Fervent anti-Trumpers recall the scene the way the faithful venerate The Annunciation.
On Aug. 7, 1974, Sen. Barry Goldwater of Arizona led a small delegation of GOP congressional leaders to the Oval Office to tell President Richard Nixon that he no longer had enough support to survive an impeachment trial in the Senate. Multiple books have replayed the storied moment: the curmudgeonly Goldwater sitting opposite the president’s desk; House Republican leader John Rhodes sitting to one side; Senate Minority Leader Hugh Scott to the other. It became received wisdom that the trio’s visitation altered history. After all, Nixon announced his resignation the next day.
In reality, Nixon didn’t need to be persuaded. When he met with Goldwater and Co., Nixon had already decided to resign (he was a good vote counter). The senators, as it turned out, never actually used the word “resign.” Instead, they told the president, he had lost his party’s support. It’s true what they say about the Oval Office; not even giant killers speak their minds in that haunted room.
Nonetheless, we can wonder what it would take to make history, in effect, repeat itself. What would compel President Donald Trump’s own party to show him the door?
The answer, it appears, is nothing. The Republicans are even more dug in on Trump than they were on Nixon. It could happen — but only if congressional leaders are willing to risk a true constitutional crisis.
Right now, Democratic leaders seem intent on a quick process: impeachment in the House before Christmas and a trial in the Senate sometime in the next few months. House leaders believe they have enough evidence to impeach the president. Finding enough Republicans to convict him in the Senate by a two-thirds vote looks impossible.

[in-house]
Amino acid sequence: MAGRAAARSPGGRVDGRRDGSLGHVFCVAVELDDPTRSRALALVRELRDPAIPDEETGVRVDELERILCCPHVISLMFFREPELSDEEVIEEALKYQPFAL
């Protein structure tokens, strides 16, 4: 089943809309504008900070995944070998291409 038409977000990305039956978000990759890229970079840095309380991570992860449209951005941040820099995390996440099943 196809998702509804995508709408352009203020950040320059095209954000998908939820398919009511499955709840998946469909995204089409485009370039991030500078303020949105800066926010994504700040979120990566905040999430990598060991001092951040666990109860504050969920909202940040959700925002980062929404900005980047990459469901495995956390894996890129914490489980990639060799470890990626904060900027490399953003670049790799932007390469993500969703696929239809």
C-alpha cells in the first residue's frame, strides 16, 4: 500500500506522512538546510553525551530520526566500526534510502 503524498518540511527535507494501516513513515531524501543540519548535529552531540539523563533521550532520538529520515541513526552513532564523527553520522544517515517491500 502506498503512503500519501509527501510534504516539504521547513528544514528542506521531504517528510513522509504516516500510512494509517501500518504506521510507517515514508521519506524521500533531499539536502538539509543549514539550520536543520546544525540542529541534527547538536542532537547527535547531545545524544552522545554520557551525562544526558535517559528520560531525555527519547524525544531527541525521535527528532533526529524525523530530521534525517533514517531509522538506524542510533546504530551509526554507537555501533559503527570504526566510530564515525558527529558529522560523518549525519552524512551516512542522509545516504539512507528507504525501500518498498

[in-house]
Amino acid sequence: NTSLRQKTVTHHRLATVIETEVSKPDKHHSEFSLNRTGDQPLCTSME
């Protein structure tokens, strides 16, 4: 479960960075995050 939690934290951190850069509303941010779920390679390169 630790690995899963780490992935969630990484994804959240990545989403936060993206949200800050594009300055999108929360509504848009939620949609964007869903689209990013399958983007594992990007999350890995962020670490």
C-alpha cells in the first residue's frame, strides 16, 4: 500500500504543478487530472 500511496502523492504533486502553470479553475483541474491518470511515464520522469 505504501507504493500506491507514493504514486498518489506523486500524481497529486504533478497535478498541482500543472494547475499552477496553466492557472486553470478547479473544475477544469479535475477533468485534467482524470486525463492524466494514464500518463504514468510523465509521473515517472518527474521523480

Or so it appears with the public opinion polls split on the question.
If Democratic leaders are serious about convicting Trump of “high Crimes and Misdemeanors” — as opposed to merely making a political statement — they need to embark on a longer, more arduous path. Investigators would have to subpoena all the witnesses and documents from a White House that would resist, claiming executive privilege and presidential immunity. The legal arguments would wend their way to the Supreme Court — slowly, very slowly, as Trump’s lawyers continue to resist and delay. But if the courts wish to, they can speed things up. That’s what happened 45 years ago. The Supreme Court decided United States v. Nixon in July 1974 after less than four months of legal jousting.
Such a path may fail. Federal judges, including Chief Justice John Roberts, may want to keep the courts out of the political process and let the voters decide Trump’s fate on Election Day next November. Also, a conservative Supreme Court may be sympathetic to the idea that a president can resist a political fishing expedition from a congressional committee.
But a formal impeachment trial in the Senate, explicitly provided for by the Constitution, is different. It is unlikely that the Supreme Court would allow the executive to simply stonewall the other branches of government. The justices might limit the scope and scale of the subpoenas, but Trump would still have to produce significant evidence. Perhaps the facts would clear him. But Trump does not seem like a man with nothing to hide.
When the Supreme Court ruled that Nixon had to turn over the famous “smoking gun” tape, proving his role in the Watergate cover-up, the president asked his chief of staff, Alexander Haig, “Is there any wiggle room?” When the answer was “no,” Nixon submitted to the rule of law.
Would Trump? If he tried to stiff both Congress and the Supreme Court, public opinion polls would likely turn quickly against him. A number of Republican senators, who read their own polls and care about their prerogatives, would be knocked off the fence. In Nixon’s case, Republicans were loyal to the president until the polls turned against him. Then they weren’t.
That’s the scenario that could wind up with a group of long-faced senators trooping into the Oval Office to push out its current occupant. By then, even Trump will know the game is up. Or would he?
Evan Thomas is the author of 10 books, including “Being Nixon: A Man Divided.” This column was originally published in The Washington Post.